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Published on Apr 7, 2011
The economic, social and environmental determinants of human development and health equity.
Three internationally renowned speakers discuss how environmental, political, economic and cultural characteristics of societies shape conditions in which people live, work and age.
Inequities in these factors play a major role in producing health inequities in Australia, across the Asia Pacific region and globally. If set up well, economic development, trade, working conditions, urbanisation and health care for example could simultaneously improve development, social inclusion and health, but if done badly these factors can all increase health inequities.
Professor Sir Michael Marmot (MBBS, MPH, PhD, FRCP, FFPHM, FMedSci, FBA) Sir Michael Marmot is director of theInternational Institute for Society and Health. In 2000 he was knighted by Her Majesty the Queen for services to Epidemiology and understanding health inequalities. Internationally acclaimed, Sir Michael is president of the British Medical Association and was Chair of the Commission on Social Determinants of Health set up by the World Health Organization.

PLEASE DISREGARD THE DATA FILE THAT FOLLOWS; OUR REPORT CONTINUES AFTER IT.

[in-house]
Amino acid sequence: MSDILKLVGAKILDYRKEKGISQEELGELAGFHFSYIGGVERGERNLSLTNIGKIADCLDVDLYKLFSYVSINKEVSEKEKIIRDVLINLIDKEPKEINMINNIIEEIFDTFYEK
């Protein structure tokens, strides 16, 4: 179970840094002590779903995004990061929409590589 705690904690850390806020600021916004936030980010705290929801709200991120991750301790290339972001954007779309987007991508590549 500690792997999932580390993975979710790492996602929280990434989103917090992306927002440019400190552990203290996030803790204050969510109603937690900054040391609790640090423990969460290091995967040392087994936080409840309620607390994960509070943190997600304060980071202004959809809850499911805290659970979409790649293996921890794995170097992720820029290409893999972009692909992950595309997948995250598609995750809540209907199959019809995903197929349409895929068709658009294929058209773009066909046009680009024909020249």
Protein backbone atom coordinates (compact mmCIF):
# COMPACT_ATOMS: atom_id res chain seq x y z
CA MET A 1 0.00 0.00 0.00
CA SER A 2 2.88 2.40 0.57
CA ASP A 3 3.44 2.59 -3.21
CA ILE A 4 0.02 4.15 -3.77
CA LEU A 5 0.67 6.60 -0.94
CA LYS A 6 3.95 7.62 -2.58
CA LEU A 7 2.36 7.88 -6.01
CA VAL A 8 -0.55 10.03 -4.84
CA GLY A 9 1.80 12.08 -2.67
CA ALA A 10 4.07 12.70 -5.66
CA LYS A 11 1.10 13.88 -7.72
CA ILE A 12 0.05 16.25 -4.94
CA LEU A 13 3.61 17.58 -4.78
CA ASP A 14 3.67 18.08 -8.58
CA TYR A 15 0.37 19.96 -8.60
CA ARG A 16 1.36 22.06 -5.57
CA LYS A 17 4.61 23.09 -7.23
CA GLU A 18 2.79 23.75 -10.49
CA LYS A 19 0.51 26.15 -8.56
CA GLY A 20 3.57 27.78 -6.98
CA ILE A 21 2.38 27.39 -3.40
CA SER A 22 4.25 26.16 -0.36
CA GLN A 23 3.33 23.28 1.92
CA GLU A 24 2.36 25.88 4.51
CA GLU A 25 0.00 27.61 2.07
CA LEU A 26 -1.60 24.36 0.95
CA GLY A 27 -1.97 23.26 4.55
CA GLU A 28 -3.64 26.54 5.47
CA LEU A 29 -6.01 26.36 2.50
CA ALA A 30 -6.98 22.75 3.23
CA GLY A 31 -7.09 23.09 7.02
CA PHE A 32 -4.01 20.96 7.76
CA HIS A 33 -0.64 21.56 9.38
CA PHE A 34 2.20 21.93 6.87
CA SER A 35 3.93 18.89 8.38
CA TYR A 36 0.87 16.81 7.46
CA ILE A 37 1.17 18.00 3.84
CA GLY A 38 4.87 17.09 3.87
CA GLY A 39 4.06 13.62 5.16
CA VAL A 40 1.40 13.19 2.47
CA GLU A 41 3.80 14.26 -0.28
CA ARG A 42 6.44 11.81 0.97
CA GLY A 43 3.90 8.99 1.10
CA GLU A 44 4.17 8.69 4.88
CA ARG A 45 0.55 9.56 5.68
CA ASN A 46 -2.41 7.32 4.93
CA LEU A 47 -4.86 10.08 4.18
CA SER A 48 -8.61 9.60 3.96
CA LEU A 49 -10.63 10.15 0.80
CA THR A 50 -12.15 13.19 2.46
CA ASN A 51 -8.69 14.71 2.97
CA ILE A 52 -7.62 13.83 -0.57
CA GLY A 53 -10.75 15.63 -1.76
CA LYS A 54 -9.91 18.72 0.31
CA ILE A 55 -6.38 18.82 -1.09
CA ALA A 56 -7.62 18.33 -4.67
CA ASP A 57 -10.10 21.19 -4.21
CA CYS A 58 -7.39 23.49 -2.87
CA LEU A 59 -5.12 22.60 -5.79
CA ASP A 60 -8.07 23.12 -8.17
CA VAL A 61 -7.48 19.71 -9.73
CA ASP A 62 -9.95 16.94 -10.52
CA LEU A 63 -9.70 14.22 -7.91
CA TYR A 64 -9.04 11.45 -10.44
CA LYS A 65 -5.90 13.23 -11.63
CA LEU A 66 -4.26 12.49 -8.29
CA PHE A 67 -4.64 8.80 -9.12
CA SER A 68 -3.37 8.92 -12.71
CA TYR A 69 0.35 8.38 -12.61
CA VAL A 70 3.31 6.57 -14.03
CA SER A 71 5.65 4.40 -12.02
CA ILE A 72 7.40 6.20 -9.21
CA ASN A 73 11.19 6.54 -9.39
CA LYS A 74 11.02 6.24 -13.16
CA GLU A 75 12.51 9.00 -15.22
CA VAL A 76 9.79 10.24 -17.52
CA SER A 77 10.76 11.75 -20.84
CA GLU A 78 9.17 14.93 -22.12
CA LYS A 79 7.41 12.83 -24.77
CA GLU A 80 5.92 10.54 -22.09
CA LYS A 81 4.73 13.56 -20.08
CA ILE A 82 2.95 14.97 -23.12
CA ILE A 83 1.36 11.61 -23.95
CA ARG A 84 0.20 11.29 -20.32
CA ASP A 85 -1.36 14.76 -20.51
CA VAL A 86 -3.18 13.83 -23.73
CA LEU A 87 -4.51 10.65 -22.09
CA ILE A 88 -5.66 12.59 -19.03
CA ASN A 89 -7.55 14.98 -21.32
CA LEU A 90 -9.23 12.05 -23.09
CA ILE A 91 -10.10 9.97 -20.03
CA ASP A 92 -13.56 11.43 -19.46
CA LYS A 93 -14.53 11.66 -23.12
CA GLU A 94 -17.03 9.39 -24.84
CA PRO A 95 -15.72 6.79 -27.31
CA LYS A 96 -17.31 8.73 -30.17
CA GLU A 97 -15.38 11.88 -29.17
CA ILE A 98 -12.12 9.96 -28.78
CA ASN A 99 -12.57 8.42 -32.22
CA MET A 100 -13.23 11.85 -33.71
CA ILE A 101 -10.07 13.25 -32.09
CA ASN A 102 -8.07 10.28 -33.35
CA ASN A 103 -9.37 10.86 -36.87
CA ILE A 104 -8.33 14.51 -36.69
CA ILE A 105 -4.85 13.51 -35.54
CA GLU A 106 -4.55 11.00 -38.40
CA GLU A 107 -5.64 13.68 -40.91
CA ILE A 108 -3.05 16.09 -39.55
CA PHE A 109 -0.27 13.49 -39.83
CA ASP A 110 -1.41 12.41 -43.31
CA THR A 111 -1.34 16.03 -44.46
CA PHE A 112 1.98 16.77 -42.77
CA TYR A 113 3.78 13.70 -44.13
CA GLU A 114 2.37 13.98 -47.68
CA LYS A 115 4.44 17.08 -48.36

Professor Tony McMichael AO Professor McMichael is an NHMRC Australia Fellow at ANU. He was Director of the ANU National Centre for Epidemiology and Population Health and has a pioneering international role in the UN's Intergovernmental Panel on Climate Change. He was made an Officer of the Order of Australia in January 2011.
Professor Stephen Howes Professor Howes is Director of the Development Policy Centre, Crawford School of Economics and Government at ANU. Prior to joining the Crawford School, Stephen was Chief Economist at the Australian Agency for International Development. He is currently a member of the Independent Review of Aid Effectiveness established by the Minister of Foreign Affairs.
This lecture is being jointly hosted by ANU and Asia Pacific HealthGAEN
Venue: Hedley Bull Centre, ANU Date: Monday, 4 April 2011